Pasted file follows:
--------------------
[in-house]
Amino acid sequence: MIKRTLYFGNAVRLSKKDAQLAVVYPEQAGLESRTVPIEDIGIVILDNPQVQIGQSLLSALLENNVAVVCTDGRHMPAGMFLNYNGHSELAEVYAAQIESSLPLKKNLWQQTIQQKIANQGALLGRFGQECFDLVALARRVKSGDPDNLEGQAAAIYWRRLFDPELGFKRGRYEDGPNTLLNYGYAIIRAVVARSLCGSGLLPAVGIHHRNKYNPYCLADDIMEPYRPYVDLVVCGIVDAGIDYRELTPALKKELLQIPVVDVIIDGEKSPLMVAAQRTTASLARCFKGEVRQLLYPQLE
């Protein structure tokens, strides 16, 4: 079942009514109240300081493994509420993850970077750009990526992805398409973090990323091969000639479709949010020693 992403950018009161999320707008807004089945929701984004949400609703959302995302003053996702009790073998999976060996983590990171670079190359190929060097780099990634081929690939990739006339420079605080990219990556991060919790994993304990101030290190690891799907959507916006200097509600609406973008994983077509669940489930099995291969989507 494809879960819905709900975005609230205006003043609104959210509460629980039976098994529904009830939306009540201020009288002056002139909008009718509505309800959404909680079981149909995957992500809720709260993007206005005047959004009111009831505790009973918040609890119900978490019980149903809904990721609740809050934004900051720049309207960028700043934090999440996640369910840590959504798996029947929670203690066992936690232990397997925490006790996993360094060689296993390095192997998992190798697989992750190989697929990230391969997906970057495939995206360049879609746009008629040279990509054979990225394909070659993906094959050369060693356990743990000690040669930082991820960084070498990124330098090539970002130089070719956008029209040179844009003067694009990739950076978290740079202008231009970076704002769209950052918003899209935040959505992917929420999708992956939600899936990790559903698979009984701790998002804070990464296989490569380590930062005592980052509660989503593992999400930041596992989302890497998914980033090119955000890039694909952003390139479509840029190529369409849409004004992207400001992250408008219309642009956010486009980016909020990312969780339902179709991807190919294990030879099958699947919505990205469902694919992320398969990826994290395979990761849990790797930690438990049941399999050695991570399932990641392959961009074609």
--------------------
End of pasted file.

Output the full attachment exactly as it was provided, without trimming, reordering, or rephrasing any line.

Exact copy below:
[in-house]
Amino acid sequence: MIKRTLYFGNAVRLSKKDAQLAVVYPEQAGLESRTVPIEDIGIVILDNPQVQIGQSLLSALLENNVAVVCTDGRHMPAGMFLNYNGHSELAEVYAAQIESSLPLKKNLWQQTIQQKIANQGALLGRFGQECFDLVALARRVKSGDPDNLEGQAAAIYWRRLFDPELGFKRGRYEDGPNTLLNYGYAIIRAVVARSLCGSGLLPAVGIHHRNKYNPYCLADDIMEPYRPYVDLVVCGIVDAGIDYRELTPALKKELLQIPVVDVIIDGEKSPLMVAAQRTTASLARCFKGEVRQLLYPQLE
């Protein structure tokens, strides 16, 4: 079942009514109240300081493994509420993850970077750009990526992805398409973090990323091969000639479709949010020693 992403950018009161999320707008807004089945929701984004949400609703959302995302003053996702009790073998999976060996983590990171670079190359190929060097780099990634081929690939990739006339420079605080990219990556991060919790994993304990101030290190690891799907959507916006200097509600609406973008994983077509669940489930099995291969989507 494809879960819905709900975005609230205006003043609104959210509460629980039976098994529904009830939306009540201020009288002056002139909008009718509505309800959404909680079981149909995957992500809720709260993007206005005047959004009111009831505790009973918040609890119900978490019980149903809904990721609740809050934004900051720049309207960028700043934090999440996640369910840590959504798996029947929670203690066992936690232990397997925490006790996993360094060689296993390095192997998992190798697989992750190989697929990230391969997906970057495939995206360049879609746009008629040279990509054979990225394909070659993906094959050369060693356990743990000690040669930082991820960084070498990124330098090539970002130089070719956008029209040179844009003067694009990739950076978290740079202008231009970076704002769209950052918003899209935040959505992917929420999708992956939600899936990790559903698979009984701790998002804070990464296989490569380590930062005592980052509660989503593992999400930041596992989302890497998914980033090119955000890039694909952003390139479509840029190529369409849409004004992207400001992250408008219309642009956010486009980016909020990312969780339902179709991807190919294990030879099958699947919505990205469902694919992320398969990826994290395979990761849990790797930690438990049941399999050695991570399932990641392959961009074609």